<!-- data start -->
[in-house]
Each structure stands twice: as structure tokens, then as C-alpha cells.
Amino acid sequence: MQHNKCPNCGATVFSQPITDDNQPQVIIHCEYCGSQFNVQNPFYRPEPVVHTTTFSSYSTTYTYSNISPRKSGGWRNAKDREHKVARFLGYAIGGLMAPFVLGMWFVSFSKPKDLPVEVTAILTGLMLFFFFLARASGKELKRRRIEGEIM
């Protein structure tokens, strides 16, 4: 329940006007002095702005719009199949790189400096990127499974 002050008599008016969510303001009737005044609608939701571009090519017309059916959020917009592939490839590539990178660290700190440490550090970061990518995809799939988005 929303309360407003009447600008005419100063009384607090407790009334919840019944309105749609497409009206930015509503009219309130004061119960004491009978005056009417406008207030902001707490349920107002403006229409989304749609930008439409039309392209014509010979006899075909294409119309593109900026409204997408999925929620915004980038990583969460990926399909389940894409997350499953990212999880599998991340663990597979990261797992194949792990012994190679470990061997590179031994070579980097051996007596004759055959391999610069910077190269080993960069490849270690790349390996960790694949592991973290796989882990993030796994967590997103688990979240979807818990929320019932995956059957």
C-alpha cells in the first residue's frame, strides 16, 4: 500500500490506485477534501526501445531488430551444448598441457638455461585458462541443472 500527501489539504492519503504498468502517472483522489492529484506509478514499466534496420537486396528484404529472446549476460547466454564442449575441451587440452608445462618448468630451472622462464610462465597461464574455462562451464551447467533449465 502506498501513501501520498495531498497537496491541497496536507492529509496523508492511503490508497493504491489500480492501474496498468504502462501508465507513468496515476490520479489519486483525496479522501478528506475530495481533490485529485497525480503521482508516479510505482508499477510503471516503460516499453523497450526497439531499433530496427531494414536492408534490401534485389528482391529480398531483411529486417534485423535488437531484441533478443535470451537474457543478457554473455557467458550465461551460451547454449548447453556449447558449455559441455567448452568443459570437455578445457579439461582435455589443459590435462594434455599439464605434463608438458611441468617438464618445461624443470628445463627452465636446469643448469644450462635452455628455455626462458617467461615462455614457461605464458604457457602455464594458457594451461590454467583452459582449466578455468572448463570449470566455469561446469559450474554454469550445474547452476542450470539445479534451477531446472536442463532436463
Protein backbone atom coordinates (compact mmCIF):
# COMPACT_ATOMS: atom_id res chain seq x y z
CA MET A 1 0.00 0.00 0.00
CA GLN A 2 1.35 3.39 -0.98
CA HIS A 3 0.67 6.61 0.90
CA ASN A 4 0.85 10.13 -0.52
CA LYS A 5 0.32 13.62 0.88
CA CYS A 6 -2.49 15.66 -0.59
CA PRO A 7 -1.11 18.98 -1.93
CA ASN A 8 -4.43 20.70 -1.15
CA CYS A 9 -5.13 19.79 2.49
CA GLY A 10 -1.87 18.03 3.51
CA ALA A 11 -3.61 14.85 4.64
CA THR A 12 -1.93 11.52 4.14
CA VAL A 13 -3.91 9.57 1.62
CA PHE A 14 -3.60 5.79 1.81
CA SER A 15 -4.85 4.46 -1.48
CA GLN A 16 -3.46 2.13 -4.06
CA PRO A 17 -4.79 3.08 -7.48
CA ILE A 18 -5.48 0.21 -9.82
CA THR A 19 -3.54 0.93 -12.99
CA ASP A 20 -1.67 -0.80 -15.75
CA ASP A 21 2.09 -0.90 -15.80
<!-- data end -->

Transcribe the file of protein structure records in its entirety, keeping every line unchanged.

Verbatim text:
[in-house]
Each structure stands twice: as structure tokens, then as C-alpha cells.
Amino acid sequence: MQHNKCPNCGATVFSQPITDDNQPQVIIHCEYCGSQFNVQNPFYRPEPVVHTTTFSSYSTTYTYSNISPRKSGGWRNAKDREHKVARFLGYAIGGLMAPFVLGMWFVSFSKPKDLPVEVTAILTGLMLFFFFLARASGKELKRRRIEGEIM
């Protein structure tokens, strides 16, 4: 329940006007002095702005719009199949790189400096990127499974 002050008599008016969510303001009737005044609608939701571009090519017309059916959020917009592939490839590539990178660290700190440490550090970061990518995809799939988005 929303309360407003009447600008005419100063009384607090407790009334919840019944309105749609497409009206930015509503009219309130004061119960004491009978005056009417406008207030902001707490349920107002403006229409989304749609930008439409039309392209014509010979006899075909294409119309593109900026409204997408999925929620915004980038990583969460990926399909389940894409997350499953990212999880599998991340663990597979990261797992194949792990012994190679470990061997590179031994070579980097051996007596004759055959391999610069910077190269080993960069490849270690790349390996960790694949592991973290796989882990993030796994967590997103688990979240979807818990929320019932995956059957």
C-alpha cells in the first residue's frame, strides 16, 4: 500500500490506485477534501526501445531488430551444448598441457638455461585458462541443472 500527501489539504492519503504498468502517472483522489492529484506509478514499466534496420537486396528484404529472446549476460547466454564442449575441451587440452608445462618448468630451472622462464610462465597461464574455462562451464551447467533449465 502506498501513501501520498495531498497537496491541497496536507492529509496523508492511503490508497493504491489500480492501474496498468504502462501508465507513468496515476490520479489519486483525496479522501478528506475530495481533490485529485497525480503521482508516479510505482508499477510503471516503460516499453523497450526497439531499433530496427531494414536492408534490401534485389528482391529480398531483411529486417534485423535488437531484441533478443535470451537474457543478457554473455557467458550465461551460451547454449548447453556449447558449455559441455567448452568443459570437455578445457579439461582435455589443459590435462594434455599439464605434463608438458611441468617438464618445461624443470628445463627452465636446469643448469644450462635452455628455455626462458617467461615462455614457461605464458604457457602455464594458457594451461590454467583452459582449466578455468572448463570449470566455469561446469559450474554454469550445474547452476542450470539445479534451477531446472536442463532436463
Protein backbone atom coordinates (compact mmCIF):
# COMPACT_ATOMS: atom_id res chain seq x y z
CA MET A 1 0.00 0.00 0.00
CA GLN A 2 1.35 3.39 -0.98
CA HIS A 3 0.67 6.61 0.90
CA ASN A 4 0.85 10.13 -0.52
CA LYS A 5 0.32 13.62 0.88
CA CYS A 6 -2.49 15.66 -0.59
CA PRO A 7 -1.11 18.98 -1.93
CA ASN A 8 -4.43 20.70 -1.15
CA CYS A 9 -5.13 19.79 2.49
CA GLY A 10 -1.87 18.03 3.51
CA ALA A 11 -3.61 14.85 4.64
CA THR A 12 -1.93 11.52 4.14
CA VAL A 13 -3.91 9.57 1.62
CA PHE A 14 -3.60 5.79 1.81
CA SER A 15 -4.85 4.46 -1.48
CA GLN A 16 -3.46 2.13 -4.06
CA PRO A 17 -4.79 3.08 -7.48
CA ILE A 18 -5.48 0.21 -9.82
CA THR A 19 -3.54 0.93 -12.99
CA ASP A 20 -1.67 -0.80 -15.75
CA ASP A 21 2.09 -0.90 -15.80